Home Hardware HP Benchmarking: Battery Drain tx2051 vs tx2525

HP Benchmarking: Battery Drain tx2051 vs tx2525

I had to run these test a few time to get it right as it was my first time using Battery Meter, but I figured everything out and finally have the results.   To make the tests more accurate, I used the same battery in each test.   I ran the test in the tx2525, pulled the battery and then put it into the tx2051.   I figured that would at least take one variable out of the equation.   Below are the results of the testing, I’ll let the graphs speak for themselves.   I’ll give the short of it though – tx2051 lasted 18 ticks longer.   Initial thoughts on the matter are that the dedicated graphics card might take a little more juice as the test application is graphical in nature.

Click on each graph to see a larger image.

HP Pavilion tx2051
AMD Turion 64 X2 TL-66 – 2.3 Ghz
250 GB 5400 RPM HDD
4 gig DDR2 RAM
Nvidia GeForce Go 6150 – Shared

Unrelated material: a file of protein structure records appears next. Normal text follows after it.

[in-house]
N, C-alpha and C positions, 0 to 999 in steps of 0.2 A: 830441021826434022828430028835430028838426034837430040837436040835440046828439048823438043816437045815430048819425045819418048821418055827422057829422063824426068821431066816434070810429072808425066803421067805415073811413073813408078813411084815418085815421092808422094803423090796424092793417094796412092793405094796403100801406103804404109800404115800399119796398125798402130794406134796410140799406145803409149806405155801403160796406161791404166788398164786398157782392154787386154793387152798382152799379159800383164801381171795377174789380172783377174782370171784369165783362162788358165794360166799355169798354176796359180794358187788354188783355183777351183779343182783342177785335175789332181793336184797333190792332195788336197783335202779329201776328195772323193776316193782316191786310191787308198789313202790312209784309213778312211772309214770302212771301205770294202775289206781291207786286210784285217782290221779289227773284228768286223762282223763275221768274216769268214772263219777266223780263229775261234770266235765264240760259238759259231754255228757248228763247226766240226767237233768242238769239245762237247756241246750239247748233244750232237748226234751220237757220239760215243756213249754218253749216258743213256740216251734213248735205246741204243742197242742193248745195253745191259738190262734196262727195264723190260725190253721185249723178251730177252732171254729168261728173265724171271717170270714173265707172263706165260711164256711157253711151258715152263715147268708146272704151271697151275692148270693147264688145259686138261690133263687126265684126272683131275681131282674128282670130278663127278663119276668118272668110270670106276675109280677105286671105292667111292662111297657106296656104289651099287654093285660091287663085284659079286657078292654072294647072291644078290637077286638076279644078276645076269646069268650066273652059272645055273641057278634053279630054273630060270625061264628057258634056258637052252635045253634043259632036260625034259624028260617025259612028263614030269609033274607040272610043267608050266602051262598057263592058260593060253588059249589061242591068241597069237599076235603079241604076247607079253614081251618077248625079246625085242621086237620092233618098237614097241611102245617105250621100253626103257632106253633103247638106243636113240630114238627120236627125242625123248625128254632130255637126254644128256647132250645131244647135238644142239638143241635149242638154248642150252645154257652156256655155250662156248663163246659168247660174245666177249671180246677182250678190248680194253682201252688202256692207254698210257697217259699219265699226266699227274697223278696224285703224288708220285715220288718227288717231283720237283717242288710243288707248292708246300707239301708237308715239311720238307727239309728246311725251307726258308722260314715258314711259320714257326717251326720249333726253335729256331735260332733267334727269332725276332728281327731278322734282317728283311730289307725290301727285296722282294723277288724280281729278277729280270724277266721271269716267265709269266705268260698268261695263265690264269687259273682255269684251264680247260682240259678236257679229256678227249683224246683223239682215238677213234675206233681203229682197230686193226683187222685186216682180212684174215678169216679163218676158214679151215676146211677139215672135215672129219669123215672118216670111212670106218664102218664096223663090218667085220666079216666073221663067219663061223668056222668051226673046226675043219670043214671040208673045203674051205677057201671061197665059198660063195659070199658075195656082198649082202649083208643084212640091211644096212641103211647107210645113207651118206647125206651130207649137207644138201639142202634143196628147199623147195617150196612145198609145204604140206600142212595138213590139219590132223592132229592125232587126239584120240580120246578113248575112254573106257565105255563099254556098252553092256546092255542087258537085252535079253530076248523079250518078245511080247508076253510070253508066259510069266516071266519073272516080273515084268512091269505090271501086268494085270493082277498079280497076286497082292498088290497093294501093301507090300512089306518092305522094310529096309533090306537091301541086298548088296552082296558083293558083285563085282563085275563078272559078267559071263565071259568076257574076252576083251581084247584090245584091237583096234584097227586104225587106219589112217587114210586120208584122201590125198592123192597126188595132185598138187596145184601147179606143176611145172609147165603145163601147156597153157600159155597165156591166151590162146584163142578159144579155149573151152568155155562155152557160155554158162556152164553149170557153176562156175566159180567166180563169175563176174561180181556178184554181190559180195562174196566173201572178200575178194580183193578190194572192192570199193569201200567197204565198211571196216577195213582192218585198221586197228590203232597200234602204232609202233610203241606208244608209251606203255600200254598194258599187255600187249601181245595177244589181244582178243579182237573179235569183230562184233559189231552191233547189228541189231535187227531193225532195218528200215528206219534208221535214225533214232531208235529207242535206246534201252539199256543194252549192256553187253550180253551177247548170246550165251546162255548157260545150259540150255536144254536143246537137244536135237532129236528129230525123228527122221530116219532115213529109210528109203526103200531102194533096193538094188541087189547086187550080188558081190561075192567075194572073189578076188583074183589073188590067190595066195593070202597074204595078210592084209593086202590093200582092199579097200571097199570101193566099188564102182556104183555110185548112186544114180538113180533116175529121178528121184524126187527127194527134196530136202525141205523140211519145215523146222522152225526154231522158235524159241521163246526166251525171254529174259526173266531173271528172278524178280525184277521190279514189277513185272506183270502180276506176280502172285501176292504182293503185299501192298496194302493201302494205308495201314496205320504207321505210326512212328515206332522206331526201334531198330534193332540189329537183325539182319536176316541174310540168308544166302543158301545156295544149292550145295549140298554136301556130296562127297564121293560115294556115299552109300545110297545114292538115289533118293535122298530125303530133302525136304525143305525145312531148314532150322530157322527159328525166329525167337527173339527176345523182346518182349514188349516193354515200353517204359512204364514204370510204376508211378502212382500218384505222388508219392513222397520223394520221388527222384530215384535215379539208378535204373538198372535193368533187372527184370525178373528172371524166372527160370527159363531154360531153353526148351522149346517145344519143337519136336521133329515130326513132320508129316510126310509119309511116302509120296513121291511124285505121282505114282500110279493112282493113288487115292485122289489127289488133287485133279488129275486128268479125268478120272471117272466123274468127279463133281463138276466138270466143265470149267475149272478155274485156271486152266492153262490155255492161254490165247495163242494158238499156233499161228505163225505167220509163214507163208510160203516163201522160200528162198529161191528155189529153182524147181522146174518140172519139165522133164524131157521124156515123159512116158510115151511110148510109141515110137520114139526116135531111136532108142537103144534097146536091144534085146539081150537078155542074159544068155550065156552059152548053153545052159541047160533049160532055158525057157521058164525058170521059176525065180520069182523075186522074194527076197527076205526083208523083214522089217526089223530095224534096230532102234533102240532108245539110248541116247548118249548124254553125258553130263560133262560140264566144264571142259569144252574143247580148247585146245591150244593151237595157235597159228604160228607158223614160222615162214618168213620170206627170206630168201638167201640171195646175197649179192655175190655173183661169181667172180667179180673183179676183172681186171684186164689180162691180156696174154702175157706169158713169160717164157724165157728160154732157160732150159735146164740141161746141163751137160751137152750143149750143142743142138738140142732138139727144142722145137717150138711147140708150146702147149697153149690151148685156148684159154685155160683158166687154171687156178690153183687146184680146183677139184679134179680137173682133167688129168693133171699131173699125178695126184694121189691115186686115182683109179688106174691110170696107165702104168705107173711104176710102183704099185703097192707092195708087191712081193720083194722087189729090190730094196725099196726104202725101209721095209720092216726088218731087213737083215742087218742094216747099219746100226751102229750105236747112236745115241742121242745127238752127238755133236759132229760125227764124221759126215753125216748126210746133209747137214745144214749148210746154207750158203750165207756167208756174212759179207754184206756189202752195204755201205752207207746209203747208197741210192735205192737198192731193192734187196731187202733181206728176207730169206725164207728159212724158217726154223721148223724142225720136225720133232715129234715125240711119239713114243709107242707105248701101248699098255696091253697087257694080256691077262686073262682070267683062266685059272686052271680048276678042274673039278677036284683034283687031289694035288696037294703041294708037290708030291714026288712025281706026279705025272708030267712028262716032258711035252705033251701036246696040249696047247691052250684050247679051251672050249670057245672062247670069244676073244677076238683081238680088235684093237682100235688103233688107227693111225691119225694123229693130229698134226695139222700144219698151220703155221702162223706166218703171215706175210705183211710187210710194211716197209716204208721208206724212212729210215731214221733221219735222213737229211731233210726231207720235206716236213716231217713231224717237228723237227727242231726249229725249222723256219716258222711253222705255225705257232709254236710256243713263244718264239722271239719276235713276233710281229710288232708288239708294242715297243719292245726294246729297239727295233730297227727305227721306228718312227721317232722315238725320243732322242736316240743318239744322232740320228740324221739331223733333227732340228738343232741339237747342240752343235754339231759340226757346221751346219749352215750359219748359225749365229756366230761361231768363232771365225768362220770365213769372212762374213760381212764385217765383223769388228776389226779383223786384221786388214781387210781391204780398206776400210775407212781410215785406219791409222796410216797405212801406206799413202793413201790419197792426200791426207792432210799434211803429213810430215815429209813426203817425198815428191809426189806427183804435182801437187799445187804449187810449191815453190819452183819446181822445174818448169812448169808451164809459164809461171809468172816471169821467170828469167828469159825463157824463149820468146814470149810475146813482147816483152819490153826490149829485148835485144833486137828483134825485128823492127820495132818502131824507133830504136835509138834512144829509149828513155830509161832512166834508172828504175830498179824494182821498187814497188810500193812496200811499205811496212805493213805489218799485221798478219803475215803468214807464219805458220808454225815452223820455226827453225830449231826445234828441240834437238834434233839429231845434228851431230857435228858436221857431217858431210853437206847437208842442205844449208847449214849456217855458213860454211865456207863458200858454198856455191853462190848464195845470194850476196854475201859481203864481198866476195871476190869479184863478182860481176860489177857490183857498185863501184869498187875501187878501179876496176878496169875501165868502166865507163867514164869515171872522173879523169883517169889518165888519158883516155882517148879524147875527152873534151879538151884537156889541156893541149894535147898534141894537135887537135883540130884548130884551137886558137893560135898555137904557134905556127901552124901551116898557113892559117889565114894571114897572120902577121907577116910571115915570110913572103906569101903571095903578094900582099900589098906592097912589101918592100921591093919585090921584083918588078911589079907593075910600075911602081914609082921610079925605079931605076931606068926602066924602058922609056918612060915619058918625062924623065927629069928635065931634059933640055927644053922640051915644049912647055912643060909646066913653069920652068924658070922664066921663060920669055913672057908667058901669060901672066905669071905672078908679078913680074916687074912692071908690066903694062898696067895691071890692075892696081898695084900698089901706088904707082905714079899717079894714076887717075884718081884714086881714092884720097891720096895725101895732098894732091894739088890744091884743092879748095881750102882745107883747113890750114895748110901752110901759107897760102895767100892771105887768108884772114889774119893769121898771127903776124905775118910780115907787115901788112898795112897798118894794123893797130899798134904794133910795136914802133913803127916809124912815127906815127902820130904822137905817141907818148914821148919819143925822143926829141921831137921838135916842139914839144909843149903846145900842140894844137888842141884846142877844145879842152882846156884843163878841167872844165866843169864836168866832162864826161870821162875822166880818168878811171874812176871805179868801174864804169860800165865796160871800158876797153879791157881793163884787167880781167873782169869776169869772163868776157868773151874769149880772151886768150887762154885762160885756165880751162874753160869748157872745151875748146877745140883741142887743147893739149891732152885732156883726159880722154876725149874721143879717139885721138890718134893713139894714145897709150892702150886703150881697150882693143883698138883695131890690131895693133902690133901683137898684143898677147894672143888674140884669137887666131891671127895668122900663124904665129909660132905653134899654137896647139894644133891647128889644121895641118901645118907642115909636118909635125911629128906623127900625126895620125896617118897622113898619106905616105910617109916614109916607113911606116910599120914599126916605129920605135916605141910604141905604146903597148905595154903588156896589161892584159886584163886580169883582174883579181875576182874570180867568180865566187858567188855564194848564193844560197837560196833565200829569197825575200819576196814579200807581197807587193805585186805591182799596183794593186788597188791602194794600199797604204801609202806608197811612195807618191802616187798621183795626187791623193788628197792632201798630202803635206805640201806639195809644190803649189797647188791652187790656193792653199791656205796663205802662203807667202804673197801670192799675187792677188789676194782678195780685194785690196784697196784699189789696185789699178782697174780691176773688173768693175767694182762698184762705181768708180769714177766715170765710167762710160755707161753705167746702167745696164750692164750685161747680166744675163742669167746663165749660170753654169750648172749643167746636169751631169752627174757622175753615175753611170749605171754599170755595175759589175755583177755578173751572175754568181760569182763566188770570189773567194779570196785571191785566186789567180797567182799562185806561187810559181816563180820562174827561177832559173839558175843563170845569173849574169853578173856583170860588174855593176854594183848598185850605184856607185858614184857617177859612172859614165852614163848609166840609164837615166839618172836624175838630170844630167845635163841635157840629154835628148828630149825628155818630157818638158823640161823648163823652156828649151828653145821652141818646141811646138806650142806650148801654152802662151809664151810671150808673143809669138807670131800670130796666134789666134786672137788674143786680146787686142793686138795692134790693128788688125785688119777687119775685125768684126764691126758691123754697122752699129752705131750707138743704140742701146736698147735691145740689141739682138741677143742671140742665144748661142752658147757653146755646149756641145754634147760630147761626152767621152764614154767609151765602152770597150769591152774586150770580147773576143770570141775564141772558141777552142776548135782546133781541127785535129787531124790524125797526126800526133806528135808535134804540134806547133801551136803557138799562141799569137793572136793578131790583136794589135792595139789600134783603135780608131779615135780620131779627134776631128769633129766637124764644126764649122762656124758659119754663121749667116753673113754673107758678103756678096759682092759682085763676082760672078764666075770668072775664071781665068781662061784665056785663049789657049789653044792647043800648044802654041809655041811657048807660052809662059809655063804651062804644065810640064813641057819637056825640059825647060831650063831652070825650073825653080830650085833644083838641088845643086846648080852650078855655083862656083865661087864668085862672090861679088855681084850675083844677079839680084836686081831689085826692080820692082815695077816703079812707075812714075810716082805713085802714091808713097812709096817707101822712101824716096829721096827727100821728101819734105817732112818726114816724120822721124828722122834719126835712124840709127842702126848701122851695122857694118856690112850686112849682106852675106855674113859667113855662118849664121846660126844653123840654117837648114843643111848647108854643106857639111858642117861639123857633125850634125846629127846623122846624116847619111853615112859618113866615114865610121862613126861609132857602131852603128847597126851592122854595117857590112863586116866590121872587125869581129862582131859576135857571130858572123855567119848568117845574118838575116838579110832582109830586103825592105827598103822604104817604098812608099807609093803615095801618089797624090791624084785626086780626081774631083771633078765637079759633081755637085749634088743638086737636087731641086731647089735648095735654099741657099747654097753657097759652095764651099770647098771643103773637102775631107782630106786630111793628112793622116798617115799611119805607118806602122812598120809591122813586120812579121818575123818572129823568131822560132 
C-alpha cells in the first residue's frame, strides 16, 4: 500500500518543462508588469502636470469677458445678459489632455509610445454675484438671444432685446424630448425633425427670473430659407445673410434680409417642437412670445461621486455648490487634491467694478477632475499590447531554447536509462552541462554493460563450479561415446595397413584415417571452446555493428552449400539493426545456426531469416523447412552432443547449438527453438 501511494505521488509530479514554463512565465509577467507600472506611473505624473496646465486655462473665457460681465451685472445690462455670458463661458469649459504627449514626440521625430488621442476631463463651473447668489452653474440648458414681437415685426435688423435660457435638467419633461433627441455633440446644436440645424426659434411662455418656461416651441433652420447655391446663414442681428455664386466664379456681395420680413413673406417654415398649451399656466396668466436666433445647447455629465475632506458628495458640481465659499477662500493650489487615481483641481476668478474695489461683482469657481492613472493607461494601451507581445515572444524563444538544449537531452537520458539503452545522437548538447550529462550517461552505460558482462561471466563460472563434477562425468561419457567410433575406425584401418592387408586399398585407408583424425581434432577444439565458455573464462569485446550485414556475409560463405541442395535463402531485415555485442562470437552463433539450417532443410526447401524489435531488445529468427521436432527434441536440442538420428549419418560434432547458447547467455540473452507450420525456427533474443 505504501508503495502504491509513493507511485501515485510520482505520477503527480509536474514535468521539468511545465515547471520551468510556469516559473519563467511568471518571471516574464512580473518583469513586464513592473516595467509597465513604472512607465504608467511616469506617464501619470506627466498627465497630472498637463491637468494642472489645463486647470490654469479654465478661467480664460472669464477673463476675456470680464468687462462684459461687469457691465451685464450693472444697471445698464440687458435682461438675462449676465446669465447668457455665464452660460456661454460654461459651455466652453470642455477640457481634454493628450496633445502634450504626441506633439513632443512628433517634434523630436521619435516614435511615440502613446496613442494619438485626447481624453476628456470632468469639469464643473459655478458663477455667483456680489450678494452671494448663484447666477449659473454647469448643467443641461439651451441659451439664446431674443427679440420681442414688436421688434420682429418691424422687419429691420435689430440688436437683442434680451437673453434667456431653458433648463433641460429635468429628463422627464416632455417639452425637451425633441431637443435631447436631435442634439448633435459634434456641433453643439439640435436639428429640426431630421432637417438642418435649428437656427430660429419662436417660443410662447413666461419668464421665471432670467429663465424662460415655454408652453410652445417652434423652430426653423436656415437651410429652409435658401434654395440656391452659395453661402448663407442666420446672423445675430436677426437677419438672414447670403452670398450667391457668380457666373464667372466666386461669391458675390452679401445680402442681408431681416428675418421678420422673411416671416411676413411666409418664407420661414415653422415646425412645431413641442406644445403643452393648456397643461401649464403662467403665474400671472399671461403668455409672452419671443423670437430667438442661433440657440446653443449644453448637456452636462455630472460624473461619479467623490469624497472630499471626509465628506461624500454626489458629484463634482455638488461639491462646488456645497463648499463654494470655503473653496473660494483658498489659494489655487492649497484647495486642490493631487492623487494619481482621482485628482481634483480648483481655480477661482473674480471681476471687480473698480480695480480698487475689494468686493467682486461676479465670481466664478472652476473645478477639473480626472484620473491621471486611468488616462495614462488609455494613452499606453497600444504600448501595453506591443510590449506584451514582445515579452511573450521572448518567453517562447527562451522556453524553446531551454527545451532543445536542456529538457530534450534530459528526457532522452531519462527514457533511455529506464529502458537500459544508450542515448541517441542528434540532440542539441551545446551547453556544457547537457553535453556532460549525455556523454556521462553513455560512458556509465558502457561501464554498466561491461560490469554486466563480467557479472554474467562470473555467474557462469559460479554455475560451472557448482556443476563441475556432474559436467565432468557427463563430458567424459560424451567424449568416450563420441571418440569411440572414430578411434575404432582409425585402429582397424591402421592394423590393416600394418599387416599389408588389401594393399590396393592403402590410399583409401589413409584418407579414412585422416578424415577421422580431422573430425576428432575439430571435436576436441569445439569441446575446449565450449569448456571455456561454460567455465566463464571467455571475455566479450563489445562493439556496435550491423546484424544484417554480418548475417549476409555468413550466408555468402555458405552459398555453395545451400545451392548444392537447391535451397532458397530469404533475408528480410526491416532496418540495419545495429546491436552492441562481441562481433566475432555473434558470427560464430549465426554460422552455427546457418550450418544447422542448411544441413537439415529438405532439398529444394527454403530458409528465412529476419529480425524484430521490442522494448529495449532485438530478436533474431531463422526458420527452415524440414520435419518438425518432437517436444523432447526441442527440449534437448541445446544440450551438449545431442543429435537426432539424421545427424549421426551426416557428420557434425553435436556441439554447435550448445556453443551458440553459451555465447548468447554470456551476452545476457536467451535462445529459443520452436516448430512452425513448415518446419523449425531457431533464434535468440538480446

Vista Ultimate x64
HP Pavilion tx2525
AMD Turion 64 X2 RM-70 – 2.0 Ghz
250 GB 5400 RPM HDD
3 gig DDR2 RAM
ATI HD 3200 – 64MB Dedicated
Vista Ultimate x64
2051battery 2525battery

Some settings below as I set each one to have the same –

  • High Performance
  • Shut off at 5%
  • Screen back light on the whole time – Full Brightness
Load More In Hardware

One Comment

  1. Mario Filipe

    12/15/2008 at 7:38 pm

    Good call, using the same battery on both tests to remove the wear factor on older tx2051. Things aren’t looking too bright for the tx2525, these results are, again, the opposite of what I would expect. I was expecting that the Puma platform would be more energy efficient, particularly considering that the AMD Turion 64 X2 RM-70 has a lower nominal TDP (31 W) than the TL-66 (35 W). Just a remark, both the Nvidia GeForce Go 6150 and ATI HD 3200 are integrated graphics chips. The dedicated 64 MB on the ATI HD 3200 are used mainly as a cache to compensate the higher latency of the shared system RAM which is used as framebuffer memory. The Nvidia GeForce Go uses a similar technology called TurboCache (ATI’s called Hypermemory) although I can’t find how much dedicated memory this chip carries.
    I’m not familiar with the battery meter software you used, but it would be interesting to see how both systems fare in real-life use battery test, like playing a video file or DVD, or web surfing on Wi-Fi (maybe you Matt or some other savvy reader could come up with an autohotkey/shell/vbscript to load up web pages at a certain interval to perform this test).

    Reply

Leave a Reply

Your email address will not be published. Required fields are marked *